Simetrix Full Version Free 17 ((BETTER))
Curve Marker. A single arrow, line and item of text to identify a curve or feature of a curve
Legend Box. Box of text that lists all the names of curves currently displayed.
Text Box. Box containing text message.
Free Text. Similar to text box but without border and background.
Caption. As free text but designed for single line heading.
simetrix full version free 17
Variable Description Can use with %curve:label% Curve's label Curve marker %curve:shortlabel% Curve's label without the groupname suffix that is sometimes displayed Curve marker %curve:xunit% Curve's x-axis units Curve marker %curve:yunit% Curve's y-axis units Curve marker %x1% Curve's x-value at curve marker Curve marker %y1% Curve's y-value at curve marker Curve marker %curve:xaxis:label% Curve's x-axis label Curve marker %curve:yaxis:label% Curve's y-axis label Curve marker %curve:measurements% Any measurements assigned to the curve Curve marker %graph:maincursor:x1% x-position of main cursor Anything %graph:maincursor:y1% y-position of main cursor Anything %graph:refcursor:x1% x-position of ref cursor Anything %graph:refcursor:y1% y-position of ref cursor Anything %graph:grouptitle% Title of initial data group. This is actually the netlist title (first line) and for schematic simulations will be the full path of the schematic. Anything %graph:sourcegroup% Data group name that was current when first curve added to graph. E.g. 'tran1', 'dc5' etc. Anything %curve1:label% Label for curve attached to crosshair 1 Dimension %curve2:label% Label for curve attached to crosshair 2 Dimension %curve1:shortlabel% Curve1's label without the groupname suffix that is sometimes displayed Dimension %curve2:shortlabel% Curve2's label without the groupname suffix that is sometimes displayed Dimension %curve1:xunit% Curve1's x-axis units Dimension %curve2:xunit% Curve2's x-axis units Dimension %curve1:yunit% Curve1's y-axis units Dimension %curve2:yunit% Curve2's y-axis units Dimension %date% Date when object created Textbox, free text, caption, legend box %time% Time when object created Textbox, free text, caption, legend box %version% Product name and version Textbox, free text, caption, legend box
Now we are finally ready to give a component a new Simulation model. You can do this whether or not the component already has an existing Simulation model The basic steps in setting up a Simulation model are outlined below: 1. If the model requires a model file, ensure that the model file is available (for example, by adding it to your project or installed libraries) 2. In the bottom right of the component's Component Properties dialog, under Models, click Add and then select Simulation 3. Set the Model Kind and Model Sub-Kind 4. Give the model a Name. If the model requires a model file, the Name must be that of a model in the model file. Remember that SIMetrix and SIMPLIS models always have names beginning with SIMetrix_ or SIMPLIS_ prefix 5. Give the model a Description. The Description is free form 6. On the Port Map tab, connect up the component pins and model pins. SIMetrix models will generally have a Model Kind and Sub-Kind of General/Diode, General/Generic Editor, General/Spice Subcircuit , Transistor/BJT, Transistor/JFET, Transistor/MESFET, or Transistor/MOSFET. Native SIMPLIS models do not have their own separate Kinds and SubKinds. The Model Kind and Sub-Kind of a SIMPLIS model will almost always be General/Spice Subcircuit. Altium Designer 6.8 has a new feature which can make steps 3, 4, and 5 much easier, especially if you have thousands of models to choose from. In the Sim Editor dialog, click the button. The Browse Libraries dialog will appear.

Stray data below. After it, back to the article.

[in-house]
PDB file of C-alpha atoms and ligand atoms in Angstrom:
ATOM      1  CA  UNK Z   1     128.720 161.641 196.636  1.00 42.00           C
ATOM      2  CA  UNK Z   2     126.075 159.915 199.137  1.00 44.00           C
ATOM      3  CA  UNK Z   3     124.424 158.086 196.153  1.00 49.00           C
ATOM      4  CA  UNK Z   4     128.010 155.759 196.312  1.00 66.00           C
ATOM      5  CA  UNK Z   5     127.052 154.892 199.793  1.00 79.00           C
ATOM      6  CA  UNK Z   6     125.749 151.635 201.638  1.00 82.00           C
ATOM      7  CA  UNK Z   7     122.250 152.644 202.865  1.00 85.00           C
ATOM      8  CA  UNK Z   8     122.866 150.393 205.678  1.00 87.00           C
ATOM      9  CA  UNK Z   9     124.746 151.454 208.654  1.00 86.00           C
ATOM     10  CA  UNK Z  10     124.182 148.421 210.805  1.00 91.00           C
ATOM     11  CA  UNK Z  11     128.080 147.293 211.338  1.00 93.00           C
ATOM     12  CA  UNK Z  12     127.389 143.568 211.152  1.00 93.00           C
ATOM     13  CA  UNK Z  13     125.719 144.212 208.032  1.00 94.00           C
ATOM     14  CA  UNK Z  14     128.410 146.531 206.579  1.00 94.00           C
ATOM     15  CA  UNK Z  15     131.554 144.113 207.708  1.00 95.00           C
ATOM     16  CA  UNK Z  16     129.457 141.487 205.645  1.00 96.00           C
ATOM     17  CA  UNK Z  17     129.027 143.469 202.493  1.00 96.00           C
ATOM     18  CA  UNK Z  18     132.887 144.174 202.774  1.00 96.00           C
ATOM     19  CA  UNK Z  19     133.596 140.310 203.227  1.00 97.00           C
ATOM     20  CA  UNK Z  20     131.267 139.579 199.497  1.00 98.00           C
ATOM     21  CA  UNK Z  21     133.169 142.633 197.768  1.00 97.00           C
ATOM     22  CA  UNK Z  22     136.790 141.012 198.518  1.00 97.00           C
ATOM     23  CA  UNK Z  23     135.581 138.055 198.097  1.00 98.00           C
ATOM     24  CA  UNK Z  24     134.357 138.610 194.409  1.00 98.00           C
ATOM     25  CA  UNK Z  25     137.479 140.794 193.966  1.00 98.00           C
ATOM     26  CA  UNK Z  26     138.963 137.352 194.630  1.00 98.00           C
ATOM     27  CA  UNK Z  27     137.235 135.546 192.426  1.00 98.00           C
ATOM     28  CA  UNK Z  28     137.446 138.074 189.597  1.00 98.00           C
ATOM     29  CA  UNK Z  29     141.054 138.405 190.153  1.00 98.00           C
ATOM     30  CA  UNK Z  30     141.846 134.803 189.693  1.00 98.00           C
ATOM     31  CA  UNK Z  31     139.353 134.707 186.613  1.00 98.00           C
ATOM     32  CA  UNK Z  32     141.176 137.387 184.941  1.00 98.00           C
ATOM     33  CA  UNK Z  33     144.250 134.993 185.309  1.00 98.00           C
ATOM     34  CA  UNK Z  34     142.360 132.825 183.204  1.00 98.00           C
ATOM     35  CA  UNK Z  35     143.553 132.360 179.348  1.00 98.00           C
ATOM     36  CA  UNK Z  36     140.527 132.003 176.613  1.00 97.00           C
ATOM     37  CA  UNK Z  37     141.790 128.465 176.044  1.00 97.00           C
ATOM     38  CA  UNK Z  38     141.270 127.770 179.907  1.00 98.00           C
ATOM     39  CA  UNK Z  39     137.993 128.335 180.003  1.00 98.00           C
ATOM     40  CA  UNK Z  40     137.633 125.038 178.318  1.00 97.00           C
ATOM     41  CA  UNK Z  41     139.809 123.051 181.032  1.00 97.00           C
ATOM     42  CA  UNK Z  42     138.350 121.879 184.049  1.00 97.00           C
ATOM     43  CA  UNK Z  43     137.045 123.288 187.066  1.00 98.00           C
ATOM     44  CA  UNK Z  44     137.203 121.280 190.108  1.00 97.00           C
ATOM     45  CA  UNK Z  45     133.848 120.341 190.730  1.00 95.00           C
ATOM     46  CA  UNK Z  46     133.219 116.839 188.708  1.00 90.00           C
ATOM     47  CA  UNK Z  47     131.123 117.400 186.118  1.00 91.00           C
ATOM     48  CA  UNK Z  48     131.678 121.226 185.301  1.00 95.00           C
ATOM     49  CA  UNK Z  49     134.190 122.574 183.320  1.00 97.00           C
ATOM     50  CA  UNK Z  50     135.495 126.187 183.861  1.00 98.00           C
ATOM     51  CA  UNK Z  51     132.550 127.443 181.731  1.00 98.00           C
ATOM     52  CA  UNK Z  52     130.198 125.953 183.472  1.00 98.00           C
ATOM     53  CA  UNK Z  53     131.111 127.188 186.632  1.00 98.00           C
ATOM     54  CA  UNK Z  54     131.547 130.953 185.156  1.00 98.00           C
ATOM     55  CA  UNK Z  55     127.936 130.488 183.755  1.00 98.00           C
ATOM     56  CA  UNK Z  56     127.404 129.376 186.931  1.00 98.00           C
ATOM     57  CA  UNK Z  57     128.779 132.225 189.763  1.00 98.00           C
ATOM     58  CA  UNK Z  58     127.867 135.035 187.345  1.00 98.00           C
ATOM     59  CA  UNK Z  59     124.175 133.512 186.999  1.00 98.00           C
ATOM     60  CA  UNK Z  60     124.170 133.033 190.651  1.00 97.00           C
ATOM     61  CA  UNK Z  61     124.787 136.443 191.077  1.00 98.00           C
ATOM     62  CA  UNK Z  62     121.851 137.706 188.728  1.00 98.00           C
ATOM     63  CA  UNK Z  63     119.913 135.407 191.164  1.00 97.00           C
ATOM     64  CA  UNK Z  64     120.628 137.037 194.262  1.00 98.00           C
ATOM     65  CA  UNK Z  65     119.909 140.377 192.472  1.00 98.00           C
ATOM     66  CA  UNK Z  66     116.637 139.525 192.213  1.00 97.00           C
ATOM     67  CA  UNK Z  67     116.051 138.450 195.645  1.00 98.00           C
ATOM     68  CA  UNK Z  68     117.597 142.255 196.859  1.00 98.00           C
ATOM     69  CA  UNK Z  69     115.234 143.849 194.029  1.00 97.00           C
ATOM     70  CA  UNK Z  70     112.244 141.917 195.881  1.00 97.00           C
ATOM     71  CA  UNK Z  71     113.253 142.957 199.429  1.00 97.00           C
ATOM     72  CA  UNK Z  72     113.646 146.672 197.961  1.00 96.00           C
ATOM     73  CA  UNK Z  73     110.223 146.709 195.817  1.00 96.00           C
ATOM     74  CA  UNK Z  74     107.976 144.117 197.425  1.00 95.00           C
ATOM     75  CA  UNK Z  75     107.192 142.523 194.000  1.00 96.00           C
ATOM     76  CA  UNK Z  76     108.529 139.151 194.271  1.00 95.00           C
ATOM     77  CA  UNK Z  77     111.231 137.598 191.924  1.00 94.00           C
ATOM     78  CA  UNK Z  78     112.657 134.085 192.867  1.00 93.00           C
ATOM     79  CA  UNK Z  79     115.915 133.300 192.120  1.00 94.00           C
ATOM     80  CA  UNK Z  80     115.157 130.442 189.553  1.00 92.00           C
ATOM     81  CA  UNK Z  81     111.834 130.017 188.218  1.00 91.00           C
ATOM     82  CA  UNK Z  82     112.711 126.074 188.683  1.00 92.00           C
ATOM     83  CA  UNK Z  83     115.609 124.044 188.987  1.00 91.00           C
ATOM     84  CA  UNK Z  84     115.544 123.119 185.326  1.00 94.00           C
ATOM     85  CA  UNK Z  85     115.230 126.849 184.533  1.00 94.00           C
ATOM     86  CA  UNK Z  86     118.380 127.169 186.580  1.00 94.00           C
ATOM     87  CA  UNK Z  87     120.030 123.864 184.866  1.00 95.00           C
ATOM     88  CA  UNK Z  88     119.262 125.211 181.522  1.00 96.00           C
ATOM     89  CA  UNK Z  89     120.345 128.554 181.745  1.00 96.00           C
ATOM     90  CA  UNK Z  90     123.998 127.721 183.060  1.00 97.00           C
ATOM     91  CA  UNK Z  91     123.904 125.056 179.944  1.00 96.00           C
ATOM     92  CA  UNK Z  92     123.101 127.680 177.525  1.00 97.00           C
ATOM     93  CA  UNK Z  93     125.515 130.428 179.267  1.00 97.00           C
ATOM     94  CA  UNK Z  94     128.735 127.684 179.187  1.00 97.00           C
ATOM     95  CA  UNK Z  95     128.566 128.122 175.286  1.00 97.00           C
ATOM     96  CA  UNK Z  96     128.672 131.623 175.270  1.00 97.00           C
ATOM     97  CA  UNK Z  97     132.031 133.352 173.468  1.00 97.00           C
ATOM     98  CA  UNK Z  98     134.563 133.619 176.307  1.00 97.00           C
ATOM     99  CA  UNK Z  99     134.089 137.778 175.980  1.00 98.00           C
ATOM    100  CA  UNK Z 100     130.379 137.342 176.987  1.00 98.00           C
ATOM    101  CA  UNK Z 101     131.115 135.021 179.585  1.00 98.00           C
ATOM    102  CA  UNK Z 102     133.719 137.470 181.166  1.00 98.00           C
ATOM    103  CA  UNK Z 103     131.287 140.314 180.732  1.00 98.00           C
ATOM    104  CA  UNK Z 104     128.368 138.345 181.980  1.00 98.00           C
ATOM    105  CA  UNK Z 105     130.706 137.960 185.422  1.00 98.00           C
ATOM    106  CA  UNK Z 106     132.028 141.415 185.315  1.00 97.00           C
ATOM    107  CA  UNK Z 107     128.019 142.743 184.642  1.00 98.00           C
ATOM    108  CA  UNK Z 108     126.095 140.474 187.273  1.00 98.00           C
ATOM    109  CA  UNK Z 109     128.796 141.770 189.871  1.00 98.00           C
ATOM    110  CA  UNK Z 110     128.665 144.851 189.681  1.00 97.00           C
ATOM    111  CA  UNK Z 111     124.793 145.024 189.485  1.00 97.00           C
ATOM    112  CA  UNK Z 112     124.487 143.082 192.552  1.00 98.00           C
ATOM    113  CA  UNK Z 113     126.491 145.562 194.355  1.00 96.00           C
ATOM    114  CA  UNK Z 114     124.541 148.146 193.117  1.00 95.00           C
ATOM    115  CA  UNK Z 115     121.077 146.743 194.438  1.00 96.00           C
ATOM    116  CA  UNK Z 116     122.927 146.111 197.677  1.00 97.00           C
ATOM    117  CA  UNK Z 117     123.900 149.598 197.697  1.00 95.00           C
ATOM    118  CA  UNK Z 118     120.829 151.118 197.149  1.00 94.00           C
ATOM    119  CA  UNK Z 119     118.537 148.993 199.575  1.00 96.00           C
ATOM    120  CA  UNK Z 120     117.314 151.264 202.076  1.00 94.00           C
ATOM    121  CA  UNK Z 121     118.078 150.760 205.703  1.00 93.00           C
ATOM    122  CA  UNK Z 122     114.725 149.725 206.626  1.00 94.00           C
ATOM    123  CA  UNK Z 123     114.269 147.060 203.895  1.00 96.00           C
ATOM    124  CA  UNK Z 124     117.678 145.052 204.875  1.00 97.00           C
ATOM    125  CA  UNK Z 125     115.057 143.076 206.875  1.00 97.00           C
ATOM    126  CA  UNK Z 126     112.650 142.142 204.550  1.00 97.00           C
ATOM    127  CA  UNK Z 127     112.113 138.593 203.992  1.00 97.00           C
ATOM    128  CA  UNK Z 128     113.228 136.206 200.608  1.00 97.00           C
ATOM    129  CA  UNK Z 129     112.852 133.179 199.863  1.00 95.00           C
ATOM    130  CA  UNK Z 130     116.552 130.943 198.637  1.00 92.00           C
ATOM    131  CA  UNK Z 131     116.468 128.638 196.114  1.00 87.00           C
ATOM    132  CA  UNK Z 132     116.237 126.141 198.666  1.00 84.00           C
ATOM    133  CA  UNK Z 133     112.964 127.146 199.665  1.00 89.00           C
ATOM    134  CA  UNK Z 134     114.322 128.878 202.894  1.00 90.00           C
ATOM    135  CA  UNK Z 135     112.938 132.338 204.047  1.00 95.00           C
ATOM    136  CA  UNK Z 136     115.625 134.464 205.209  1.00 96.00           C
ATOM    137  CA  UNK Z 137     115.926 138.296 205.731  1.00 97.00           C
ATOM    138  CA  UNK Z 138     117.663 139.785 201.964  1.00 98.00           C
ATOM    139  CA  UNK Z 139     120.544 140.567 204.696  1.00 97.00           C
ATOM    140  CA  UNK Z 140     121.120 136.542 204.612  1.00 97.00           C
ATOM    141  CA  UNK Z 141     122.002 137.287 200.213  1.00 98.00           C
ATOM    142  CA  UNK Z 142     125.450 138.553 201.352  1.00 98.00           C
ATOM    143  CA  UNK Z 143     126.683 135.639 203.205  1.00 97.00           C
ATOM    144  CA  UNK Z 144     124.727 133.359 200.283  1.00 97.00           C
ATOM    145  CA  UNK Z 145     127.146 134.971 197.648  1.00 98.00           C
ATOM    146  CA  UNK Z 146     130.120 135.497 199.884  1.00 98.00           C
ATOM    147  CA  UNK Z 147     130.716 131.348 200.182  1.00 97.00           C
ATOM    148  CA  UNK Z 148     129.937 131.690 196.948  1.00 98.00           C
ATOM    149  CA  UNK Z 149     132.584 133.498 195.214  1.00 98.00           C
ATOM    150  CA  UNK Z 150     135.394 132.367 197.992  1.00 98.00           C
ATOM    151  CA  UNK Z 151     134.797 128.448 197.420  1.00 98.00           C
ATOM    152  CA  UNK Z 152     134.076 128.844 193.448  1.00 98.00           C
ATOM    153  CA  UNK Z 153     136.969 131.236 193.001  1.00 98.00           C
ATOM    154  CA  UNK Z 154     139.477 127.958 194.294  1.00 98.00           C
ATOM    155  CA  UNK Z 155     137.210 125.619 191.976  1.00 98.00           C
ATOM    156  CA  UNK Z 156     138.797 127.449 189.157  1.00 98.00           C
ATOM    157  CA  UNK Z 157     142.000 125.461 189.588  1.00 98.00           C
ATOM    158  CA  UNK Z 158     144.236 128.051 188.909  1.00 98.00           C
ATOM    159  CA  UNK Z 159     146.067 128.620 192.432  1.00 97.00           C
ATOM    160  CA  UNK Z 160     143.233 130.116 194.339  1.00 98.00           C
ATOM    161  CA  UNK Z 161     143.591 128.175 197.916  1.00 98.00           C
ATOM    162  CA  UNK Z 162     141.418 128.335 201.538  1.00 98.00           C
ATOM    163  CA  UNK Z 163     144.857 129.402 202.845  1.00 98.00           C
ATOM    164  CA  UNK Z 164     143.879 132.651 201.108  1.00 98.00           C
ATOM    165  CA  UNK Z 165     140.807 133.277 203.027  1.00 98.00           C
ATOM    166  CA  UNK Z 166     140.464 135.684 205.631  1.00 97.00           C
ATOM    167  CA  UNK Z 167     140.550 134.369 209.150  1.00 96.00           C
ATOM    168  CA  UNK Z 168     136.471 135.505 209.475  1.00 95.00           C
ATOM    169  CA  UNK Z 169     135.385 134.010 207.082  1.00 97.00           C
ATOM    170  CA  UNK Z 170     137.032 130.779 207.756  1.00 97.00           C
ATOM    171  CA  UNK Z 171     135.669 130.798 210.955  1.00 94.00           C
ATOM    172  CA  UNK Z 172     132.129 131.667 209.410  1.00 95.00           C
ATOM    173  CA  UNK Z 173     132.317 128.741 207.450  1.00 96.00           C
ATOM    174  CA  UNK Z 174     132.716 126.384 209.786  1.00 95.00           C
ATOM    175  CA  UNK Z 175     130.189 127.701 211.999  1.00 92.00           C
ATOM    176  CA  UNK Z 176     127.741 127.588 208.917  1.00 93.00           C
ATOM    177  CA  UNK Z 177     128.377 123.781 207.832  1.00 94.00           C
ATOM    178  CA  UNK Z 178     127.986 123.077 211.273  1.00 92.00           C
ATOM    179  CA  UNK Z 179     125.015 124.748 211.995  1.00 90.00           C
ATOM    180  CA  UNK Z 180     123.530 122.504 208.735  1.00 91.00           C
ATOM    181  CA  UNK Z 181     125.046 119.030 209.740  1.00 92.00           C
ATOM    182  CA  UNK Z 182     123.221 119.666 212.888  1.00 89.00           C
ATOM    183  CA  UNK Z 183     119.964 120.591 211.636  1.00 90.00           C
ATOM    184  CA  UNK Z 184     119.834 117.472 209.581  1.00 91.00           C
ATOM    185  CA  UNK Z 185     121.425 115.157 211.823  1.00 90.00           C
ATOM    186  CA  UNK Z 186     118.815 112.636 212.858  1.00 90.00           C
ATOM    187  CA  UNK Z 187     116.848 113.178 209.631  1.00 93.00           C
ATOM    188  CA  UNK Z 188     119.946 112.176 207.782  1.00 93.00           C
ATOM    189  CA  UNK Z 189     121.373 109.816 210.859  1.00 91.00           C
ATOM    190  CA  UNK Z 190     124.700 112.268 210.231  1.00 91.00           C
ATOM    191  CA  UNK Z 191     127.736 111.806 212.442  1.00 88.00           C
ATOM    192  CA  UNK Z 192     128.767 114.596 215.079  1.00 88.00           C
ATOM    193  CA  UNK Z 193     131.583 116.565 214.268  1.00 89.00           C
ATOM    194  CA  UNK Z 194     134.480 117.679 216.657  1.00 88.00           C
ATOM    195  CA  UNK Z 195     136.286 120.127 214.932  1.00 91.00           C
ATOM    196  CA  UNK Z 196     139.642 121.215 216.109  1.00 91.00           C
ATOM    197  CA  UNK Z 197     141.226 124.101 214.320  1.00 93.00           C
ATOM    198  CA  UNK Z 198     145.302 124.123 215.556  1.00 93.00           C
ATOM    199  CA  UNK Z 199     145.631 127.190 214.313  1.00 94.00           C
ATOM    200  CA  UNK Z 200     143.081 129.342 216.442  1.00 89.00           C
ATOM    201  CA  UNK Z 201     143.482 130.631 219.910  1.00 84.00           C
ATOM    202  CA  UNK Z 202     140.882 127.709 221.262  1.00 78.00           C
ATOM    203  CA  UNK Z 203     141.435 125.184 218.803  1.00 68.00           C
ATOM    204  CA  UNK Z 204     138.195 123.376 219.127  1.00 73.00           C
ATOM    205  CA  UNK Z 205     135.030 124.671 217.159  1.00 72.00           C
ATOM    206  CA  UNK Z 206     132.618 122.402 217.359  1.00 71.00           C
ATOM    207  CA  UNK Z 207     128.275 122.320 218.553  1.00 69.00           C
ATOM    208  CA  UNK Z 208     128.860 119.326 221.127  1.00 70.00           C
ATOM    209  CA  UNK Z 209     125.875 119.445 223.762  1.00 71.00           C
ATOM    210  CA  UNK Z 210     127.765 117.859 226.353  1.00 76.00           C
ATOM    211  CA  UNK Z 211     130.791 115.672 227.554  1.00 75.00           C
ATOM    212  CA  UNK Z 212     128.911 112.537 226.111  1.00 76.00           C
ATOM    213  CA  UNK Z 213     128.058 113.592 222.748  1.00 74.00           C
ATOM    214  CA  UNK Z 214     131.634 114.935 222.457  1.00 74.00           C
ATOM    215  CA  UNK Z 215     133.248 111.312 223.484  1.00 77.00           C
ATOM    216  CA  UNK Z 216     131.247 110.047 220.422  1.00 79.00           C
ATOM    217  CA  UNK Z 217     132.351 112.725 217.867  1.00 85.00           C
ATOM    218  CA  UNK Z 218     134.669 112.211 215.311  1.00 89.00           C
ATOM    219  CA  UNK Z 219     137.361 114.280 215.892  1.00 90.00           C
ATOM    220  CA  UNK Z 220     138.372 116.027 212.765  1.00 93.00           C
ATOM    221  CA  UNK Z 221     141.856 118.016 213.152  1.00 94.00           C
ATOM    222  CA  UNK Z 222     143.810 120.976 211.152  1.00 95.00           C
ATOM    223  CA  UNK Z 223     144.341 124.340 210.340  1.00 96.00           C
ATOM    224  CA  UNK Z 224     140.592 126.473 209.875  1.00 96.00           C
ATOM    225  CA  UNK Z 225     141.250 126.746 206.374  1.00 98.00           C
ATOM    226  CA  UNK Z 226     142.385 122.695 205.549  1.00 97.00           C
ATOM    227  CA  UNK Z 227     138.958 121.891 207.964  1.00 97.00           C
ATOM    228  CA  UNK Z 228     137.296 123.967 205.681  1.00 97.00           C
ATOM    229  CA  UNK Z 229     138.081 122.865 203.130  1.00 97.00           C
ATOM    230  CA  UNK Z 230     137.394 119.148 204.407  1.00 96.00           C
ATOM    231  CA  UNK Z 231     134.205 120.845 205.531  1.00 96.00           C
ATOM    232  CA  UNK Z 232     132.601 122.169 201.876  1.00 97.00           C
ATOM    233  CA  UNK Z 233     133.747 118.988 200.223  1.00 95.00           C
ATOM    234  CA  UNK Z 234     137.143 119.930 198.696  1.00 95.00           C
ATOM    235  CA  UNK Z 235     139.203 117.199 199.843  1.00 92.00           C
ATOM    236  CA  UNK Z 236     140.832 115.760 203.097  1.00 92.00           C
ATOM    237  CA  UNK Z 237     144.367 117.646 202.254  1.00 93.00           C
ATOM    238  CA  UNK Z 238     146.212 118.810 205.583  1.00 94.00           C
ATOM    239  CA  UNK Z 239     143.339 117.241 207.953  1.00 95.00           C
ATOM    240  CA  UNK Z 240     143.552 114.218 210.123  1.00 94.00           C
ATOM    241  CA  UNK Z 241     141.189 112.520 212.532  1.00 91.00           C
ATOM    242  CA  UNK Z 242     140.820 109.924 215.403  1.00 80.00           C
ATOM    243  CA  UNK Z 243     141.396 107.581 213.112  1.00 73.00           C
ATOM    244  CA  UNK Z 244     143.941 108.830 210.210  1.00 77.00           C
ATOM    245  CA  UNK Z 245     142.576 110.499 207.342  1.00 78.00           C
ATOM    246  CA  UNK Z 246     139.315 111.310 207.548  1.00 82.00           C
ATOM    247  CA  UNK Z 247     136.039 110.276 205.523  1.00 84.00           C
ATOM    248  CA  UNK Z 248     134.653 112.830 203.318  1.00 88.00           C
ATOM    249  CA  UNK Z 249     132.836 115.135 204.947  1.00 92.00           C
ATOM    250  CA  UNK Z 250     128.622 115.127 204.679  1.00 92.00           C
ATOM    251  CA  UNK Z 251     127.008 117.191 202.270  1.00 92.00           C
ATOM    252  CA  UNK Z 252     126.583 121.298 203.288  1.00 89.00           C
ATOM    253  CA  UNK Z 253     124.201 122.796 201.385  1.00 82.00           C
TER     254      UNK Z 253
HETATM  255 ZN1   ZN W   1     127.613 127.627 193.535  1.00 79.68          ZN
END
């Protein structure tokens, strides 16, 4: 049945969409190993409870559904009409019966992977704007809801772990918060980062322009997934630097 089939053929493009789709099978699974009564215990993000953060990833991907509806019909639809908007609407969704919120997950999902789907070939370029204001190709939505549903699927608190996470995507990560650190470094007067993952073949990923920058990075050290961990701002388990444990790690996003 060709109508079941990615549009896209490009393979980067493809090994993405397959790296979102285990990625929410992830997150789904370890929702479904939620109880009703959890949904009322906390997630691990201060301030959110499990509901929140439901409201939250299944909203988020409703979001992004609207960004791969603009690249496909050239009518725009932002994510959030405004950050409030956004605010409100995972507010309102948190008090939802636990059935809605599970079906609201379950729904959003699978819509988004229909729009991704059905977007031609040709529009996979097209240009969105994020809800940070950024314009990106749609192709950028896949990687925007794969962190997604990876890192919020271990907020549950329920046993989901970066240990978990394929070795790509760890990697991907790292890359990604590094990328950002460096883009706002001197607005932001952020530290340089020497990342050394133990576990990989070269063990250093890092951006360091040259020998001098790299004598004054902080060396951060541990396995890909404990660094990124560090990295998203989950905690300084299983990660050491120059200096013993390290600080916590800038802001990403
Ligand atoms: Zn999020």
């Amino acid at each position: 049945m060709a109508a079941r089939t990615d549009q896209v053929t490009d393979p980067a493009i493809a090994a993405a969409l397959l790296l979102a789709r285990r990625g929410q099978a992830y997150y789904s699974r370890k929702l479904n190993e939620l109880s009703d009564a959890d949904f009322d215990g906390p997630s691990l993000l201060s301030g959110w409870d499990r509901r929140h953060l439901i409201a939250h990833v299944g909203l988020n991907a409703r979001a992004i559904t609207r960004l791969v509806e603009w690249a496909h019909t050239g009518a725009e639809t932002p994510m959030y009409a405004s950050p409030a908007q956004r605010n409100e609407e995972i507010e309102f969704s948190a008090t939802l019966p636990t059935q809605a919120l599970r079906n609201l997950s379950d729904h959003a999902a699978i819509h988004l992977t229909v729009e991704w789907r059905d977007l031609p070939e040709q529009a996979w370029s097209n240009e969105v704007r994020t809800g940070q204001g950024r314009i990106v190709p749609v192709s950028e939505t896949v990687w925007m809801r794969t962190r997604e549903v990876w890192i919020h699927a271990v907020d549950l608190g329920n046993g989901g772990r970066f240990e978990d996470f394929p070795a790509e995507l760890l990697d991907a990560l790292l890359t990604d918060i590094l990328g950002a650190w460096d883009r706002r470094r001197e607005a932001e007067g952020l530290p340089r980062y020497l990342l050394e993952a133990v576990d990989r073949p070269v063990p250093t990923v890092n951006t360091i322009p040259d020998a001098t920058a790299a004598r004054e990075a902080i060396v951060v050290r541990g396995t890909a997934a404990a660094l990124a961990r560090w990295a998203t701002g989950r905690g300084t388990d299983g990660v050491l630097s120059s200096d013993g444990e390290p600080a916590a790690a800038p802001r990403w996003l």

BACnet Explorer can be downloaded and run for free. This version comes without support, and shows Cimetrics advertisements. A Premium paid version, which includes one years' support and shows no advertisements, is available for $199.00.
I am not at all familiar with Simetrix so I am afraid I cannot help you here as far as the simulation error. For verifying the models we use the Orcad PSpice tools and I would recommend trying -FOR-TI as it is free for TI customers.
Linear Technologies provides it free and continually updates the ample libraries, to which can be added models from other sources or entire libraries of spice models. IMO, it is a fine tool for anyone beyond the absolute novice stage wanting to understand more, and for that novice too, when they are ready and have some of the fundamentals under their belt.
Look at Simetrix. I have been using it for many years and is by far the most intuitive to use with a first rate GUI.It is a professional package and is quite expensive but, you can get a free download that allows a limited number of components and nodes. Despite that, it is possible to design some very substantial circuits with it. I have use it to design Power amps, Pre amps, switch mode power supplies and loads of other stuff. I first encountered it when working in Radar and would not use anything else.It will do analogue, digital and mixed mode simulation and uses the popular spice platform.It comes with an extensive help facility.Log on to their web site at WWW.SIMETRIX.CO.UK and click on the "TRY THE FREE DEMO" button and follow the instructions.I have tried LTSPICE but found it difficult to use so returned to simetrix. 350c69d7ab